Dermal Melanocytic Disorders

Figure 15 (A) Atypical melanocytic nevus. Note asymmetry, slightly irregular borders, and complex coloration with admixture of tan, brown, pink, red, and dark brown. (B) Compound nevus with architectural disorder and cytological atypia. The nevus displays irregular patterns of nesting, lentiginous (basilar single-cell) melanocytic proliferation, and variable cytological atypia of intraepidermal melanocytes. (C) Compound nevus with architectural disorder and cytological atypia. The intraepidermal melanocytes show confluence along the basal layer. (D) The melanocytes striking exhibit nuclear enlargement, nuclear pleomorphism, and some hyperchromatism.

Figure 15 (A) Atypical melanocytic nevus. Note asymmetry, slightly irregular borders, and complex coloration with admixture of tan, brown, pink, red, and dark brown. (B) Compound nevus with architectural disorder and cytological atypia. The nevus displays irregular patterns of nesting, lentiginous (basilar single-cell) melanocytic proliferation, and variable cytological atypia of intraepidermal melanocytes. (C) Compound nevus with architectural disorder and cytological atypia. The intraepidermal melanocytes show confluence along the basal layer. (D) The melanocytes striking exhibit nuclear enlargement, nuclear pleomorphism, and some hyperchromatism.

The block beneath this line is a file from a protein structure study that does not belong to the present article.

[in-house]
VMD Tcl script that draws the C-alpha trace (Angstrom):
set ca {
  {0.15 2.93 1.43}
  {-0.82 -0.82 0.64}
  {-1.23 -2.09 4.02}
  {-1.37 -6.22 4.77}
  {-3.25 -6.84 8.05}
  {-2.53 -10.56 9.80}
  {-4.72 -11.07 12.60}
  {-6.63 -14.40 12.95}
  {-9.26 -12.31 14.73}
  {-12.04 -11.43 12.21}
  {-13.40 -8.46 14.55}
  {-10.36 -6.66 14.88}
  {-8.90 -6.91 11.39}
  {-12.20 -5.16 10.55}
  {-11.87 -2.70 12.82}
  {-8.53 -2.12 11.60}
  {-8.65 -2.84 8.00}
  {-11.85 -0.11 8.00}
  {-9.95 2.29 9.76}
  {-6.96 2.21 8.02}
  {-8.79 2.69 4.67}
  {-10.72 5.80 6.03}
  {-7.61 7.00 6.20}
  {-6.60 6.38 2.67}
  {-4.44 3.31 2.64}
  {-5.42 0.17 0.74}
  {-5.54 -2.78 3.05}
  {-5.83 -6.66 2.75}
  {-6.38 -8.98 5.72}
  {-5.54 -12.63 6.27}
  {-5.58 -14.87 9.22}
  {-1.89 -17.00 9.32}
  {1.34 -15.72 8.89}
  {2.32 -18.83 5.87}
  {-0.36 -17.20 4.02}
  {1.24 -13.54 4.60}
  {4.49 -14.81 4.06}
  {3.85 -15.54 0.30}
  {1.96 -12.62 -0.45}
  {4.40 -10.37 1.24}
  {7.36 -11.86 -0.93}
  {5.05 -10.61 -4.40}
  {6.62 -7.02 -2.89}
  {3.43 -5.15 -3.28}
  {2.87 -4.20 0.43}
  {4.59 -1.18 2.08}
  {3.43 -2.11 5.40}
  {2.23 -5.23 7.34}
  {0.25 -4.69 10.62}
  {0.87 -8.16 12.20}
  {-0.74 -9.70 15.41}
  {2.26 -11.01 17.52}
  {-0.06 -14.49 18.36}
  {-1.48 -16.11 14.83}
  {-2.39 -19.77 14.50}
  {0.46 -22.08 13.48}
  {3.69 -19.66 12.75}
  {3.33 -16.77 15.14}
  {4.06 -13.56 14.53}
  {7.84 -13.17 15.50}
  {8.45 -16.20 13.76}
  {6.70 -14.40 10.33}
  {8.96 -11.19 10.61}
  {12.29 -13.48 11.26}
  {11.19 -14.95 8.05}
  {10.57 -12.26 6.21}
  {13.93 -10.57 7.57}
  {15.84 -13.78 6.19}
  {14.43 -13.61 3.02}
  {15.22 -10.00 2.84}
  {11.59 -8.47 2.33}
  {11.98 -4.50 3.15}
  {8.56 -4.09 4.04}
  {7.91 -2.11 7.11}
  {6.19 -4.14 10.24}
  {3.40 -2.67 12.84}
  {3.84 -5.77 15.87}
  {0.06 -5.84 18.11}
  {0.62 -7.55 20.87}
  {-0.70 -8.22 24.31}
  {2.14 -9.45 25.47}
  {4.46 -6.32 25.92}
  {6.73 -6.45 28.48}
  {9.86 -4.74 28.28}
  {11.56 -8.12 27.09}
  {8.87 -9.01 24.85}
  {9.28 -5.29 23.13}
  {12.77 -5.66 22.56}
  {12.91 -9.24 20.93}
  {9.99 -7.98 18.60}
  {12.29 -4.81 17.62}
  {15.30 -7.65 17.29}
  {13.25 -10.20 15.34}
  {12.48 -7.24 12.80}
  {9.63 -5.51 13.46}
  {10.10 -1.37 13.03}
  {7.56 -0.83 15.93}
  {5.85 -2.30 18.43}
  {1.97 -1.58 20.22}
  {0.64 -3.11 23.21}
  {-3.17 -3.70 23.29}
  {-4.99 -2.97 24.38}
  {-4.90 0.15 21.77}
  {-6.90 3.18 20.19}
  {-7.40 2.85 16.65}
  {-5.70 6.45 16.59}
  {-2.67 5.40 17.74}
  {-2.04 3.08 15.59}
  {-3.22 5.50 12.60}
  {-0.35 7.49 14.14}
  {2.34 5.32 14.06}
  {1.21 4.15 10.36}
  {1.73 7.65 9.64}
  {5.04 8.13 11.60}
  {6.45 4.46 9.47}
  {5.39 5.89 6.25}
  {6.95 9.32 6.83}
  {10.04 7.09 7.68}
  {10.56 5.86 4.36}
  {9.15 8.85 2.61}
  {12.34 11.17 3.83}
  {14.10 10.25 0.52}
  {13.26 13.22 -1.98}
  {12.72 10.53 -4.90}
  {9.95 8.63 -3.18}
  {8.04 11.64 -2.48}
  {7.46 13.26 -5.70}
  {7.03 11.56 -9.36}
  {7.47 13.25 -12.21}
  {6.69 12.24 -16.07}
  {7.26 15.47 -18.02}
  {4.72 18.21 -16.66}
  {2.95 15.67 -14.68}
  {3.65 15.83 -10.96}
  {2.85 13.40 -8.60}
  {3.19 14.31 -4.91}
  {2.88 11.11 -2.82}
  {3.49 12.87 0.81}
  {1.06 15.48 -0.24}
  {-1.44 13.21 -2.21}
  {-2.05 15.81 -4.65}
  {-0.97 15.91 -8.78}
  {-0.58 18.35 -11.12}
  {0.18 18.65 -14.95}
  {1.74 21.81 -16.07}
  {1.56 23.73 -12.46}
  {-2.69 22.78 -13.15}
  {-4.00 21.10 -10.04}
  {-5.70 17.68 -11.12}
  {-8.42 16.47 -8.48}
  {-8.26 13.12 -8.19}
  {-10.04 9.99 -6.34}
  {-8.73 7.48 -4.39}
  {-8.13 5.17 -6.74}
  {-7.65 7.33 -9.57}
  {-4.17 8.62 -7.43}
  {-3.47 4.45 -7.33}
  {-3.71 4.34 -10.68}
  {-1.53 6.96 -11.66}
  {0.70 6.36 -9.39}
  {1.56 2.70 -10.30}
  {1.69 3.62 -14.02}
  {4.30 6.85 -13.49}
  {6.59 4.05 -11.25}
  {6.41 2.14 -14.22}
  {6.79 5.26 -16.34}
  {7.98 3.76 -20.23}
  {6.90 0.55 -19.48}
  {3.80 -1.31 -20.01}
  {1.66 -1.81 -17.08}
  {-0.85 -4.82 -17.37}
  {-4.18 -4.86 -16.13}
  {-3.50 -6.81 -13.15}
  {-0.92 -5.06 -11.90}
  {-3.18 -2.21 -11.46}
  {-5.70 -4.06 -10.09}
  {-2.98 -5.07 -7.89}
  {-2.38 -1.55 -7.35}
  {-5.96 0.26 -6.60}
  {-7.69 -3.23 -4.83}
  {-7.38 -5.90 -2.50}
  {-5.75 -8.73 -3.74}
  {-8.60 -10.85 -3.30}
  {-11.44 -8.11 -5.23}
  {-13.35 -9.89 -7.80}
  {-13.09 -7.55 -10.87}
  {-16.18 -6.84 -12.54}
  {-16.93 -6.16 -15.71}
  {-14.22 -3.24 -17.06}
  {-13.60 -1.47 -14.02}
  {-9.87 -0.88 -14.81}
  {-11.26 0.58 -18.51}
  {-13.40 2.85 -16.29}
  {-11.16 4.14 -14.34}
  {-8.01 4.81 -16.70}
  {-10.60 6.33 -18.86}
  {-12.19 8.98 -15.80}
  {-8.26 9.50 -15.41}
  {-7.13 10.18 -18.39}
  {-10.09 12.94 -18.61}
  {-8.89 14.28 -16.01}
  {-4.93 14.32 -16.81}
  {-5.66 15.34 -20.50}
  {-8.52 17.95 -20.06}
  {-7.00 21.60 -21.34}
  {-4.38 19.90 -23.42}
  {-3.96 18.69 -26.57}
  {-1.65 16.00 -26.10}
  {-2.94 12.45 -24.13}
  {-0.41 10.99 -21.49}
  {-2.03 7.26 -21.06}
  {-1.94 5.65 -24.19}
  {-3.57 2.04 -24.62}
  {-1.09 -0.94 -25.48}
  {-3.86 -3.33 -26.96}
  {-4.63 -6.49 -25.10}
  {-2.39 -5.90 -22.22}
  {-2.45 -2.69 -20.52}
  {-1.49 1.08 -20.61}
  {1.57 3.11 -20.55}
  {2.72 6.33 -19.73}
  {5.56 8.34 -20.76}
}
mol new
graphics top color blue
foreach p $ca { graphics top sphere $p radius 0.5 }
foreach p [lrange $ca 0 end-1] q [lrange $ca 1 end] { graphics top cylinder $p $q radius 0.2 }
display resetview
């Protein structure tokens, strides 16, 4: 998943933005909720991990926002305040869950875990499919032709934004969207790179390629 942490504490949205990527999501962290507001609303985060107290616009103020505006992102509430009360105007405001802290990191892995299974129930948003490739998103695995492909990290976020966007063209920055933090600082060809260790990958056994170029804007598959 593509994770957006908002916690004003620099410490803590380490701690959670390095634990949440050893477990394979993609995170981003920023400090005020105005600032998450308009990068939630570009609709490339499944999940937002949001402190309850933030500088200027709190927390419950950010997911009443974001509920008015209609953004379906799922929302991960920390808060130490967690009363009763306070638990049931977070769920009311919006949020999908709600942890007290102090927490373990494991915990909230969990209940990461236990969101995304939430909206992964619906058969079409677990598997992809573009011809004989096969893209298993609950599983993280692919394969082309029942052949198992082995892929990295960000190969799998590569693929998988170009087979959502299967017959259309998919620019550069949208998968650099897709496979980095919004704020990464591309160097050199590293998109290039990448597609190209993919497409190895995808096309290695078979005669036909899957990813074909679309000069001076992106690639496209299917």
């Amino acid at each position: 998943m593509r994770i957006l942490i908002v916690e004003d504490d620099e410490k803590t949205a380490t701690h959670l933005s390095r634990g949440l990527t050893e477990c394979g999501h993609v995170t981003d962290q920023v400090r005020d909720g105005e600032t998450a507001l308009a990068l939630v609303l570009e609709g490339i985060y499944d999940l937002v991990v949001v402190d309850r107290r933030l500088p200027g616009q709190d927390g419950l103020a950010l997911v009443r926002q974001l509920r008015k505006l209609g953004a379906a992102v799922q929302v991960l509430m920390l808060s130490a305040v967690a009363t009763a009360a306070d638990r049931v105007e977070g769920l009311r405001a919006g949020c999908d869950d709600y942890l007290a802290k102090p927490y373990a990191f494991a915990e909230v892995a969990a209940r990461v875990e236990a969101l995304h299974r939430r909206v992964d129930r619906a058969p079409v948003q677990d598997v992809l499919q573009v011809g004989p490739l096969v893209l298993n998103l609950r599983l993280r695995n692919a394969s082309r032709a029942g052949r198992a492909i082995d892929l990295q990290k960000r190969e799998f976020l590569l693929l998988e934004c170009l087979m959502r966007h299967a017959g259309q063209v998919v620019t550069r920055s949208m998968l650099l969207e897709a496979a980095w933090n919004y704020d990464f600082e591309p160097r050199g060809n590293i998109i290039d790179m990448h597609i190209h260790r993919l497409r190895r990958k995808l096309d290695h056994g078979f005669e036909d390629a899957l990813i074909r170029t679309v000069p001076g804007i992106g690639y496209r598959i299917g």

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Responses

  • PEONY
    Which kind of diseases is pleomorphic melanocytic neoplasm?
    4 years ago